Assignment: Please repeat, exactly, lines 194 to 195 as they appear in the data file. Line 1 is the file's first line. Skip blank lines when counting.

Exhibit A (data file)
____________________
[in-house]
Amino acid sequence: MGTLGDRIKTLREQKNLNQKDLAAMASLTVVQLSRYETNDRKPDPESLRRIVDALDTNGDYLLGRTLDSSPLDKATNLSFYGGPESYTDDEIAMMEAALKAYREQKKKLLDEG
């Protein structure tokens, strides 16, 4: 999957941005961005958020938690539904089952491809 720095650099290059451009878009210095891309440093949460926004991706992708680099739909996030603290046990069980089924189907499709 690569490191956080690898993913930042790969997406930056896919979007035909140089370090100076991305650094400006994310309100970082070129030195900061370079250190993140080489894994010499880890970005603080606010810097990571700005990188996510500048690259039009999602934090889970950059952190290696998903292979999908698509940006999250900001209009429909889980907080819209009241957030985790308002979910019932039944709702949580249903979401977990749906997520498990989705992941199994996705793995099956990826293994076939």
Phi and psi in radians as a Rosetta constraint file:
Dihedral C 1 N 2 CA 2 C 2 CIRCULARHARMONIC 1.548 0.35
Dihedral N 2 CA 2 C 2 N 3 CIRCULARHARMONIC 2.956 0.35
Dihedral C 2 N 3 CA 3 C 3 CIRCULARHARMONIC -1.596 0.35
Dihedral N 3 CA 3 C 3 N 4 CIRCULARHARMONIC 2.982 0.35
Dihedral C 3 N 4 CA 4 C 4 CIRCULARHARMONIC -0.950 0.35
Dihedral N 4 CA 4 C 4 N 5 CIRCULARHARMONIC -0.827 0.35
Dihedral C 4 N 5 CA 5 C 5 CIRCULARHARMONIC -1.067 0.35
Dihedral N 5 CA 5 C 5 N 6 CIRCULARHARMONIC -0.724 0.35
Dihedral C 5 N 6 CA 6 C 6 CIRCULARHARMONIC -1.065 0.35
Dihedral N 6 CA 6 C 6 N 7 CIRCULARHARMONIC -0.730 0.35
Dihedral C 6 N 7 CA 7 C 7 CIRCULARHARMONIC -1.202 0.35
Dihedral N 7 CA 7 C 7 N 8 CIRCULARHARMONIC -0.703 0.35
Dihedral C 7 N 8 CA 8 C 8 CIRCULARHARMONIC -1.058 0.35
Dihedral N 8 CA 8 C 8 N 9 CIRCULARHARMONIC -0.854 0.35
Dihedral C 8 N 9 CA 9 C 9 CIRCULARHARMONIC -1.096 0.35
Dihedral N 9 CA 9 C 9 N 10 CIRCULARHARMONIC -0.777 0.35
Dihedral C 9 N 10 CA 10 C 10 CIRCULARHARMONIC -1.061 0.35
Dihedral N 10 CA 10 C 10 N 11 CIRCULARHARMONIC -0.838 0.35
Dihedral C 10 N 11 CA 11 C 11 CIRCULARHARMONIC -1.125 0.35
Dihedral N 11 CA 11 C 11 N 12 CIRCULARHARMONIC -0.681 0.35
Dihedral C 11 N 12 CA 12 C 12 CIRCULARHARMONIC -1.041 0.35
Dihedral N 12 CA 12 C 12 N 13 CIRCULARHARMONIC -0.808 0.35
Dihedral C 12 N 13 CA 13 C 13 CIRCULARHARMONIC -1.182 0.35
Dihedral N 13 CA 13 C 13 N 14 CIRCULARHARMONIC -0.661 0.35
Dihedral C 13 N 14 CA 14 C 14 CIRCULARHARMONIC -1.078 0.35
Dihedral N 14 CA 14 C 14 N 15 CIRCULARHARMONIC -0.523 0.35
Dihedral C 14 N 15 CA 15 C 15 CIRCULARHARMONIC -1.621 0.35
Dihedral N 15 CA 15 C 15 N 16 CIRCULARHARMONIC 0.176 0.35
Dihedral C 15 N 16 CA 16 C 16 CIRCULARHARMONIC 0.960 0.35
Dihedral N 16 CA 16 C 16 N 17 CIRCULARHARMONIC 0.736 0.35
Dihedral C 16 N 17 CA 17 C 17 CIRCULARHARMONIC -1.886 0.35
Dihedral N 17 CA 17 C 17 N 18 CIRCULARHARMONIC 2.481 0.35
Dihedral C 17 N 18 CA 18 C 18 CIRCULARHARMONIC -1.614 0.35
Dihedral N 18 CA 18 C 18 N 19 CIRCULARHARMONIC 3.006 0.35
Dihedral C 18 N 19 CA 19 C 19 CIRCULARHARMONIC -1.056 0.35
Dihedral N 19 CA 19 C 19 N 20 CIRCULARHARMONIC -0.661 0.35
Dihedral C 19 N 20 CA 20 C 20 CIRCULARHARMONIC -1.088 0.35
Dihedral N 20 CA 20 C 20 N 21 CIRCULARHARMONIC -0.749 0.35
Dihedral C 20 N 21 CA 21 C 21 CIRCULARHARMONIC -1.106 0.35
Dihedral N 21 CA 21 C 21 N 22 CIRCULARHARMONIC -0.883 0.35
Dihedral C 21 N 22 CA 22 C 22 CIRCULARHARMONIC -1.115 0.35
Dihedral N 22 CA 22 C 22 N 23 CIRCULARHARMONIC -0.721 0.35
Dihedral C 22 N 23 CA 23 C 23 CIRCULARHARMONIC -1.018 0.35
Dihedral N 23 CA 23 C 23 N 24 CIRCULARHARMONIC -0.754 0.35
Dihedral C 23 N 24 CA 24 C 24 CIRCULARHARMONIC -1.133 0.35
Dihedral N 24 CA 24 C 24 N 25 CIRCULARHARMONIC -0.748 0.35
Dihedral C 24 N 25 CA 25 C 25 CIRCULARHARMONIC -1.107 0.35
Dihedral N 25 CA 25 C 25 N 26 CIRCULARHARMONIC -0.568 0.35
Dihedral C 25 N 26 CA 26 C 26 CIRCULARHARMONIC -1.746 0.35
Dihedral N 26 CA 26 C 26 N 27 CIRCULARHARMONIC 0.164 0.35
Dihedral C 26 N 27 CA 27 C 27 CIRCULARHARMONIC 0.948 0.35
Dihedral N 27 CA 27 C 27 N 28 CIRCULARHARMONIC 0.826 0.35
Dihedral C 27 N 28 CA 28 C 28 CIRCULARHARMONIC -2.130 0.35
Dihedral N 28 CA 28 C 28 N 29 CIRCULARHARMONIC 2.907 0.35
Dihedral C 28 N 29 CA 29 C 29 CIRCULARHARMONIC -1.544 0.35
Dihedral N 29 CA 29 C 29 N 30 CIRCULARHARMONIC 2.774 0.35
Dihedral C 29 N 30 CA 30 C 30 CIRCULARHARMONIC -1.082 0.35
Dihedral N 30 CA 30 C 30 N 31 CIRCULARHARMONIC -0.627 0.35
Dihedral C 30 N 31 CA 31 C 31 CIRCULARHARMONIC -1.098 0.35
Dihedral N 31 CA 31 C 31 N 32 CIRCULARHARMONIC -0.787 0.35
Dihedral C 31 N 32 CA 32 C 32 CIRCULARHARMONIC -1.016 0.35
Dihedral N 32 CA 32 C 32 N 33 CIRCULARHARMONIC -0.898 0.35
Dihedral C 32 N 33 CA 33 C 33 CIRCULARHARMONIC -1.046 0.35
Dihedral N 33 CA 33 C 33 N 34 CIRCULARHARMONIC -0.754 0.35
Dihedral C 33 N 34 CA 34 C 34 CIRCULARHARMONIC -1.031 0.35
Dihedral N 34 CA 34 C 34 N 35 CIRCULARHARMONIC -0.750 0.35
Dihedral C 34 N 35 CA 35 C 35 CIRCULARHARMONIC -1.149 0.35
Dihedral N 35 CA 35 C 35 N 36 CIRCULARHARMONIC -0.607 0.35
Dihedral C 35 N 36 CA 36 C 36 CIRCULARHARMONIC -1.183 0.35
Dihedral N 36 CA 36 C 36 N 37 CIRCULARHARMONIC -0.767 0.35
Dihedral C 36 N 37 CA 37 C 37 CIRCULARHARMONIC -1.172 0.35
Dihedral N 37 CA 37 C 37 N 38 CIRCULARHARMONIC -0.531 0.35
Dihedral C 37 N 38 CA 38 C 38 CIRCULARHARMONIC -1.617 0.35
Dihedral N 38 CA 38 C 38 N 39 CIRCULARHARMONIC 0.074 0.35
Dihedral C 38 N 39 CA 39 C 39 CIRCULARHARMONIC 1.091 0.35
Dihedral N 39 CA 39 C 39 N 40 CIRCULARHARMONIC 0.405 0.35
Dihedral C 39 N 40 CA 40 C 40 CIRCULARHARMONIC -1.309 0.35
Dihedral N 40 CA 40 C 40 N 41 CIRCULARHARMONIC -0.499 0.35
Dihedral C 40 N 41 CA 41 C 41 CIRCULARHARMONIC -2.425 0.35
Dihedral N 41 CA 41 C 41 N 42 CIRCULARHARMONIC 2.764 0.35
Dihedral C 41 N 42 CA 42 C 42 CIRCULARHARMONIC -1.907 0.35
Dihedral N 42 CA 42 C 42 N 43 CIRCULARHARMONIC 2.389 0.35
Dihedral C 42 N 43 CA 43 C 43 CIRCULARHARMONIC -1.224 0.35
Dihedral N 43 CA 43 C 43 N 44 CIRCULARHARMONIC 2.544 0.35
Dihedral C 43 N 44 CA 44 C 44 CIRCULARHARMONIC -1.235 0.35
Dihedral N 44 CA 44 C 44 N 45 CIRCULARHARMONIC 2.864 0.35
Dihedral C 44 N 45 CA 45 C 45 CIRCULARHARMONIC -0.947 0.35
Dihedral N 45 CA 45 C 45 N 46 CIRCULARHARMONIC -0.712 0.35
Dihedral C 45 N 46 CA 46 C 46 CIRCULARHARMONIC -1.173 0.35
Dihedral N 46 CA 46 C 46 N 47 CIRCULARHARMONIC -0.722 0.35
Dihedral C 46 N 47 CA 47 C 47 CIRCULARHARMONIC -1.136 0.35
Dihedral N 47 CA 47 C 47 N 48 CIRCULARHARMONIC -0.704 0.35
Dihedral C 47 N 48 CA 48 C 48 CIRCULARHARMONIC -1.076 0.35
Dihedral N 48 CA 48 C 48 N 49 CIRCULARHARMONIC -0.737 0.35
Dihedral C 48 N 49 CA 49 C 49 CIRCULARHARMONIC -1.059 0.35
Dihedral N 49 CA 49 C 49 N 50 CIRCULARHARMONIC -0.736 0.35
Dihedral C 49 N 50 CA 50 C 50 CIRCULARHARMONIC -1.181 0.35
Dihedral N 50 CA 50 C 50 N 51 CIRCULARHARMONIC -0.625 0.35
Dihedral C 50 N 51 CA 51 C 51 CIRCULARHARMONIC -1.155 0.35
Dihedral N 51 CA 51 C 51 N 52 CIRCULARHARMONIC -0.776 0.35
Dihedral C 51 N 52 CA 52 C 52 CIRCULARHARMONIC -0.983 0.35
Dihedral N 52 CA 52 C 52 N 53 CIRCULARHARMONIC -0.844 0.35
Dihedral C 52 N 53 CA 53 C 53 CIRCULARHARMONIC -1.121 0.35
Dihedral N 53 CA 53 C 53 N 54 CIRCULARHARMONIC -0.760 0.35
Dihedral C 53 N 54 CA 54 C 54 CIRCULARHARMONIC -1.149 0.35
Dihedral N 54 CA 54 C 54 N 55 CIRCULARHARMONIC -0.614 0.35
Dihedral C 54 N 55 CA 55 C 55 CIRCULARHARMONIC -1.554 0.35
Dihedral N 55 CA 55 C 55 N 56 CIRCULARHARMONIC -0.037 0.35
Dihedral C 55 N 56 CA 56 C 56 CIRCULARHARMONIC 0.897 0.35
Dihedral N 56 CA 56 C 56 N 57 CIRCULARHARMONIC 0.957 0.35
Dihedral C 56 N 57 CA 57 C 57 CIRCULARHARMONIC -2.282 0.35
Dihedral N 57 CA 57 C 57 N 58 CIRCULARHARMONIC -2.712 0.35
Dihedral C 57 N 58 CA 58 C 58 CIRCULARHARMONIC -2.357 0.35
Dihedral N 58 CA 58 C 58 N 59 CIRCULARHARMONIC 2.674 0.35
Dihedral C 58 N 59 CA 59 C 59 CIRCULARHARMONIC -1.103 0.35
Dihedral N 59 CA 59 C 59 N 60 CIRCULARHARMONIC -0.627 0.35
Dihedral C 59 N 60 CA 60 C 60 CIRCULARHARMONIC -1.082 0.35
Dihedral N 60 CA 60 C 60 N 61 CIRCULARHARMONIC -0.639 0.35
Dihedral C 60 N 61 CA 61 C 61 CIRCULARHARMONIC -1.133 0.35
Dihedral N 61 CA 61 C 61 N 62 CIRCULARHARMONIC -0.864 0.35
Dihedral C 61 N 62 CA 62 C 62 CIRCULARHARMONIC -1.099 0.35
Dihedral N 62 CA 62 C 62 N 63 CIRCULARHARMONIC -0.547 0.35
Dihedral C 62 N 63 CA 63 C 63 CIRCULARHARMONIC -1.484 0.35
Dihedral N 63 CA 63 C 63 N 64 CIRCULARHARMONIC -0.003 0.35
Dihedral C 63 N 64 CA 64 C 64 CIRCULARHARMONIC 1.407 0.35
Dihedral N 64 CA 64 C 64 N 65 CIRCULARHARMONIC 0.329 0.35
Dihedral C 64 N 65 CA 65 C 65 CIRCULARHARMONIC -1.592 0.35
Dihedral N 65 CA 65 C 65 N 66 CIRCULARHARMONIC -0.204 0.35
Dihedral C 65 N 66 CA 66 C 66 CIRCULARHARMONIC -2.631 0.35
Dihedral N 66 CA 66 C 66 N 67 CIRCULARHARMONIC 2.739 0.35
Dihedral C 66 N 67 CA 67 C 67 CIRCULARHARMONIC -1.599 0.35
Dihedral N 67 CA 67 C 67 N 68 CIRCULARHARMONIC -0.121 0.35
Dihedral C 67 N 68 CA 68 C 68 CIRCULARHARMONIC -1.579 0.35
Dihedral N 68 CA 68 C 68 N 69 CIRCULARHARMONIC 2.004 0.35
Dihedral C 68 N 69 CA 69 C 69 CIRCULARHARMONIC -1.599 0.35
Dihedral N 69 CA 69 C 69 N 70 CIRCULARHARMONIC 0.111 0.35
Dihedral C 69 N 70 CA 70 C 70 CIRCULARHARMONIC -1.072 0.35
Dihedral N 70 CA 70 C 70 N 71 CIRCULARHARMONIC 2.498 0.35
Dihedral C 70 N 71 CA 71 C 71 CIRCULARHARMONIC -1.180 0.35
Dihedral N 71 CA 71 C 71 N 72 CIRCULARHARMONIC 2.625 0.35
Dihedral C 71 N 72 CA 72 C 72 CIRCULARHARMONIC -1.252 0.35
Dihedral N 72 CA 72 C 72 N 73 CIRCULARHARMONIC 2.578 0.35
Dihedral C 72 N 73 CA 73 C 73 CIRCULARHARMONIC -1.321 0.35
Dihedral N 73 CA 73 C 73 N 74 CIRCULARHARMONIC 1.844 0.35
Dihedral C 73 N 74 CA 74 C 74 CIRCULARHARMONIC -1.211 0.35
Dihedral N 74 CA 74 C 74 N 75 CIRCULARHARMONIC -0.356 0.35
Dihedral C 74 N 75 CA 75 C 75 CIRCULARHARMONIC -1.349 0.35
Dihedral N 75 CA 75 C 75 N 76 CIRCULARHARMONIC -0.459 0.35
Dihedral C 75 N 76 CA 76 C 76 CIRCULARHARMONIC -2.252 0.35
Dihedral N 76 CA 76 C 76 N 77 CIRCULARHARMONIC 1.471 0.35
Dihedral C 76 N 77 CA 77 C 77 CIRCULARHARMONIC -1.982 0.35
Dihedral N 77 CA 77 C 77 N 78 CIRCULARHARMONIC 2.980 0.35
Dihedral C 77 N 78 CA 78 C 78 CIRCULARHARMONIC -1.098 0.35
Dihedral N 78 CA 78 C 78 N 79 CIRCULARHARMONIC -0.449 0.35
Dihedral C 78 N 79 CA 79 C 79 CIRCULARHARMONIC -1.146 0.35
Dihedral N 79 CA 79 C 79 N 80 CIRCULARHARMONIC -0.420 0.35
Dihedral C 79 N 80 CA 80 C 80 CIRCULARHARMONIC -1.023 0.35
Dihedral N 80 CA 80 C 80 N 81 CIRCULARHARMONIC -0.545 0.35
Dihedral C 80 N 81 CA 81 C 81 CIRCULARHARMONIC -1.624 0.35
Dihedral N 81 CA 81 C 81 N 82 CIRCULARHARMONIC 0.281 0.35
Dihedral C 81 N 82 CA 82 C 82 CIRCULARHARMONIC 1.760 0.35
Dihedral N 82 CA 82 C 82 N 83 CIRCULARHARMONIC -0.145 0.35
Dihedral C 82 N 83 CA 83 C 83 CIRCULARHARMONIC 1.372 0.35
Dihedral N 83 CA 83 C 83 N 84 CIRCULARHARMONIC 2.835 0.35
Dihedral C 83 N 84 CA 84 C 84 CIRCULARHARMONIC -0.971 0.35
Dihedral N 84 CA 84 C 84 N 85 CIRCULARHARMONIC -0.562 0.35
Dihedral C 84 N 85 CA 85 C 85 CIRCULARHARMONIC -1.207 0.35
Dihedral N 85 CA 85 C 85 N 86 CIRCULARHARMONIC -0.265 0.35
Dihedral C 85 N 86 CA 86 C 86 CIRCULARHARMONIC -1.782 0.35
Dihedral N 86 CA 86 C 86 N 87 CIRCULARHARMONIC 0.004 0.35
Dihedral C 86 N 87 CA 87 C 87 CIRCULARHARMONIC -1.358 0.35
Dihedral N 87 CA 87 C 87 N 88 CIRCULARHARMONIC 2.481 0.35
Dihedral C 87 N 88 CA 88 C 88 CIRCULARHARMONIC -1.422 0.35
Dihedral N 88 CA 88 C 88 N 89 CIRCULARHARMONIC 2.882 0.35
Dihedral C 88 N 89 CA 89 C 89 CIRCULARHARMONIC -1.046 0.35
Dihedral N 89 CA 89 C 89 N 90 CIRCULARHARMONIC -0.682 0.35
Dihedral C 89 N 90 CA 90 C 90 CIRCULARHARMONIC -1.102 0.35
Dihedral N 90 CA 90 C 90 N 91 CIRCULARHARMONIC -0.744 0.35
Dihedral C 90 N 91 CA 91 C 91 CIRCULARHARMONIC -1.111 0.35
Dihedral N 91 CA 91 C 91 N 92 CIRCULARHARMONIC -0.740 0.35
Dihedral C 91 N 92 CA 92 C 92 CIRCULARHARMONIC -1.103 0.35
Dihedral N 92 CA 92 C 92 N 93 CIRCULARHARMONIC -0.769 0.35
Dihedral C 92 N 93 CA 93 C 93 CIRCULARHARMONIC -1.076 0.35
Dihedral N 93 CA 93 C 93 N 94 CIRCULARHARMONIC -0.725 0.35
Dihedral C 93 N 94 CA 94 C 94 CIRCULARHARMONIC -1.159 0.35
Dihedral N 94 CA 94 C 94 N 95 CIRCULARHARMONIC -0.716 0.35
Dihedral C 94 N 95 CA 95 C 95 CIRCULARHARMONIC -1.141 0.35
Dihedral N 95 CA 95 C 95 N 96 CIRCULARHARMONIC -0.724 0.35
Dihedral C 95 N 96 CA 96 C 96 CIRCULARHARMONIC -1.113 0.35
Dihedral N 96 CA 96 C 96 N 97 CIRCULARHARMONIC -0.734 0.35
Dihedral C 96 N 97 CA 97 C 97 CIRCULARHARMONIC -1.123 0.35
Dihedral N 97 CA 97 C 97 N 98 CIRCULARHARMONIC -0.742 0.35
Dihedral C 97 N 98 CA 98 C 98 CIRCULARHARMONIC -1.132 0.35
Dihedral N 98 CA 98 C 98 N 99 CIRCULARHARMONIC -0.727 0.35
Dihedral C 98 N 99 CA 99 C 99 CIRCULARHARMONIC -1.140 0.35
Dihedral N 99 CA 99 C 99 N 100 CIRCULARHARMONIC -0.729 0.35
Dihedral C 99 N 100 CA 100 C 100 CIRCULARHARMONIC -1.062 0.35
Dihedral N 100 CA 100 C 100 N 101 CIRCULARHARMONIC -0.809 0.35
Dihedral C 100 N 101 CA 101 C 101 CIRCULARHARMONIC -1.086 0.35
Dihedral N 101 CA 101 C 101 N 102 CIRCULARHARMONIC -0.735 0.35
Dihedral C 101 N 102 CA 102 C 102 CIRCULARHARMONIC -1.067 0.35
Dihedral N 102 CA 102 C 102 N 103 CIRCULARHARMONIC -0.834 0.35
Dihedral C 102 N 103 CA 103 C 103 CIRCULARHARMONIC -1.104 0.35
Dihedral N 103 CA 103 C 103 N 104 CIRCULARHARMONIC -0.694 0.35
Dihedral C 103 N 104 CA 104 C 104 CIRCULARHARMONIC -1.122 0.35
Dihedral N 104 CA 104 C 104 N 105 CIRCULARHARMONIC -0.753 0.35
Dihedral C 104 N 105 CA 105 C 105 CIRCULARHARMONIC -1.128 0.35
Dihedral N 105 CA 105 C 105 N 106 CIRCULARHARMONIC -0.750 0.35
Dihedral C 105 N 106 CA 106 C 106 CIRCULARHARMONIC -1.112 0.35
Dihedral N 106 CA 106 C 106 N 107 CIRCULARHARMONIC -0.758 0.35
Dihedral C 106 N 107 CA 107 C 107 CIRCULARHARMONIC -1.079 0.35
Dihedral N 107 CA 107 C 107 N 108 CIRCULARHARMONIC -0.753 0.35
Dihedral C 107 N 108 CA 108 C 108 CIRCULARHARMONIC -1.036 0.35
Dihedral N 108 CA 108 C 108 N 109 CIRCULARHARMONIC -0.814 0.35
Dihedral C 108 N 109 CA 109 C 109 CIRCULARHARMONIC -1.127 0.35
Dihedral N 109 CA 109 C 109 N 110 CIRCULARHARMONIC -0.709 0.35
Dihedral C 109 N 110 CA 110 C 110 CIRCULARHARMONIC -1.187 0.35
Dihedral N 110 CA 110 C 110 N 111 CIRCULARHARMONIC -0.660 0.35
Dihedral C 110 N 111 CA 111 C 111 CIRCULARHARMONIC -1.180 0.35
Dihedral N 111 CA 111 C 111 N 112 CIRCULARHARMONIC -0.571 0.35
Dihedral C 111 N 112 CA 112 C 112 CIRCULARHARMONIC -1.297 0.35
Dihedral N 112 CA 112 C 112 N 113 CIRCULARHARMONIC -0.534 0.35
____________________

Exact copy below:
Dihedral N 96 CA 96 C 96 N 97 CIRCULARHARMONIC -0.734 0.35
Dihedral C 96 N 97 CA 97 C 97 CIRCULARHARMONIC -1.123 0.35